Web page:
New York Is Shipping Hundreds of Extra Ventilators to Other States | Eastern North Carolina Now

Publisher's note: This informational nugget was sent to me by Ben Shapiro, who represents the Daily Wire, and since this is one of the most topical news events, it should be published on BCN.

The author of this post is Tim Pearce.

    New York is shipping extra ventilators to at least three other states after coronavirus cases and deaths in the state stabilized.

    New York Gov. Andrew Cuomo (D) announced on Wednesday that his state was sending 100 ventilators to Michigan and 50 more to Maryland. On Thursday, Cuomo announced that another 100 ventilators would be sent to New Jersey.

    New York is recognized as the epicenter of the coronavirus in the United States, reporting over 226,000 cases and nearly 17,000 deaths by Thursday. Cuomo reported on Monday that New York's curve had flattened and, though daily deaths from coronavirus remain relatively high for the U.S., hospitals in the state are expected to be able to manage incoming cases.

    "The number of deaths is 671, not as bad as it has been in the past, but basically flat at a horrific level of pain and grief and sorrow," Cuomo said Monday.

    The governors of all three states praised Cuomo for the aid.

    "My deepest gratitude to [New York] Governor Andrew Cuomo," New Jersey Gov. Phil Murphy (D) said during a Wednesday briefing. "Neighbors look out for each other, and to Governor Cuomo, thank you and we will return the favor."

    "I am so grateful for your partnership, @NYGovCuomo. The enemy isn't each other, it's COVID-19. We will get through this together," Michigan Gov. Gretchen Whitmer (D) said on Twitter Wednesday.

    "Marylanders send our gratitude as we continue to confront this pandemic head-on. We're all in this together," Maryland Gov. Larry Hogan (R) added.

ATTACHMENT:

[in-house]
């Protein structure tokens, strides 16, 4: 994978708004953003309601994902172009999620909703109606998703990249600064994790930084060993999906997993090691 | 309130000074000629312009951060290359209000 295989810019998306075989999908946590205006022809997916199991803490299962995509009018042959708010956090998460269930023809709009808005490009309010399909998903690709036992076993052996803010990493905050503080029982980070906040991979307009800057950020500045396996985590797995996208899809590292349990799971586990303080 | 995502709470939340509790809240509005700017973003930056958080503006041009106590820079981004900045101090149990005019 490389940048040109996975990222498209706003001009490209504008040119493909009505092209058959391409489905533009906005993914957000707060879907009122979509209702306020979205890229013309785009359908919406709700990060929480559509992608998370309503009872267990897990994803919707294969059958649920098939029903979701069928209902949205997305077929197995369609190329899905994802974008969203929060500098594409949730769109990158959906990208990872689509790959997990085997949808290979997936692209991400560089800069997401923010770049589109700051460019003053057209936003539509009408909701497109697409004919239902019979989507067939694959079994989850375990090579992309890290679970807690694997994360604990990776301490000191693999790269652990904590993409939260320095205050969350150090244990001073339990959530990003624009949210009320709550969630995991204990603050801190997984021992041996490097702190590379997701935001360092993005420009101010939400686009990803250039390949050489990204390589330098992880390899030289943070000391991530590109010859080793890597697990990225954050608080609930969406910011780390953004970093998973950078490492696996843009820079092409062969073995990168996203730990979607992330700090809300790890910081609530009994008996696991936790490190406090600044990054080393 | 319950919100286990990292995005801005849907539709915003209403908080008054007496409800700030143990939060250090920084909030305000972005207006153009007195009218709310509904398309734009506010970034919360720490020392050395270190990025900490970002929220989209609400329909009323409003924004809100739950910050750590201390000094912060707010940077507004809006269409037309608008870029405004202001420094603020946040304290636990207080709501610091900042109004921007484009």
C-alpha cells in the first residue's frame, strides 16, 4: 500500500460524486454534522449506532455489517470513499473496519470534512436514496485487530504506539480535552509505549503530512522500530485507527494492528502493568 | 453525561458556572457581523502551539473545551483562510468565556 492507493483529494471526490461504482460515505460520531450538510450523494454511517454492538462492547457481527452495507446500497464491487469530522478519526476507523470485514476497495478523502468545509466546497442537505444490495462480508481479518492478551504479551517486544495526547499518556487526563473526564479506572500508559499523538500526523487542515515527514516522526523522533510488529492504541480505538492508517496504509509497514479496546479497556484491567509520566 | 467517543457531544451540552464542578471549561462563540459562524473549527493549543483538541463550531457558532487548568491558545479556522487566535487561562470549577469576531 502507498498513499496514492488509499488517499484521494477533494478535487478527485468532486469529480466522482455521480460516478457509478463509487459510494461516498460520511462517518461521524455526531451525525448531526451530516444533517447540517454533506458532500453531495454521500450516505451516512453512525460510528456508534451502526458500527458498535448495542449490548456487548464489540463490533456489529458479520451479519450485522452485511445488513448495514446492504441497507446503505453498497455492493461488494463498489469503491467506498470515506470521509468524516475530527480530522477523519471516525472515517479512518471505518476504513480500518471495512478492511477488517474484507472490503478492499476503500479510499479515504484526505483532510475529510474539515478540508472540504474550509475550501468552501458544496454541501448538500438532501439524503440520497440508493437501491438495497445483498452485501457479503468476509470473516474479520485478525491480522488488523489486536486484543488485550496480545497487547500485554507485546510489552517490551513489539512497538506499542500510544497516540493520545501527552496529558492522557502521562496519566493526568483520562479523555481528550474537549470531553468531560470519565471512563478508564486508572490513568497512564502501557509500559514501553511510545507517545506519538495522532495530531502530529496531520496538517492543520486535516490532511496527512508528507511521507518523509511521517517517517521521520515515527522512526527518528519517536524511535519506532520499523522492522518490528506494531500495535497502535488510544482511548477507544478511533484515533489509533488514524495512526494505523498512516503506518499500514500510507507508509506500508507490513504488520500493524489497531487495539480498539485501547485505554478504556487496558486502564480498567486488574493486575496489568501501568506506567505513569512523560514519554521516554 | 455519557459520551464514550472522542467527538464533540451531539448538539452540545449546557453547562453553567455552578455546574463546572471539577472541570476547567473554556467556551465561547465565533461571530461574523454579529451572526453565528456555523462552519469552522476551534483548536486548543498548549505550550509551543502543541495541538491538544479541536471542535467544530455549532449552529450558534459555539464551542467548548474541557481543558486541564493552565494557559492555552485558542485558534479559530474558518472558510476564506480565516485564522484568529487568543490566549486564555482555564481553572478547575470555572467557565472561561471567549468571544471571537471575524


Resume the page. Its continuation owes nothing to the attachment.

After weeks of locking down vast swaths of the United States to slow the spread of the coronavirus, President Trump and many governors are contemplating opening states back up to regular commerce. The White House released guidelines for states to consider for when to lift stay-at-home orders and allow "nonessential" businesses to begin operating again. The guidelines also offer advice for individuals when states begin to open up.

    The president's plan says states may begin loosening restrictions after daily reported cases of the coronavirus and patients with similar symptoms have trended downward for two weeks. Hospitals must also be able to comfortably handle all incoming and predicted new cases.

    The White House guidelines recommend that vulnerable individuals, such as seniors and people with preexisting conditions, continue to self-isolate. All people should continue to social distance in public, minimize travel, and avoid crowded areas.

    Though the process of opening up the United States may be starting, a return to normalcy may take months or a year. Los Angeles Mayor Eric Garcetti (D) has said that he may not approve large gatherings such as concerts or sporting events in his city until 2021.

    "It's difficult to imagine us getting together in the thousands anytime soon, so I think we should be prepared for that this year," Garcetti said on Wednesday. "Until there's either a vaccine, some sort of pharmaceutical intervention, or herd immunity, the science is the science. And public health officials have made very clear we have miles and miles to walk before we can be back in those environments."
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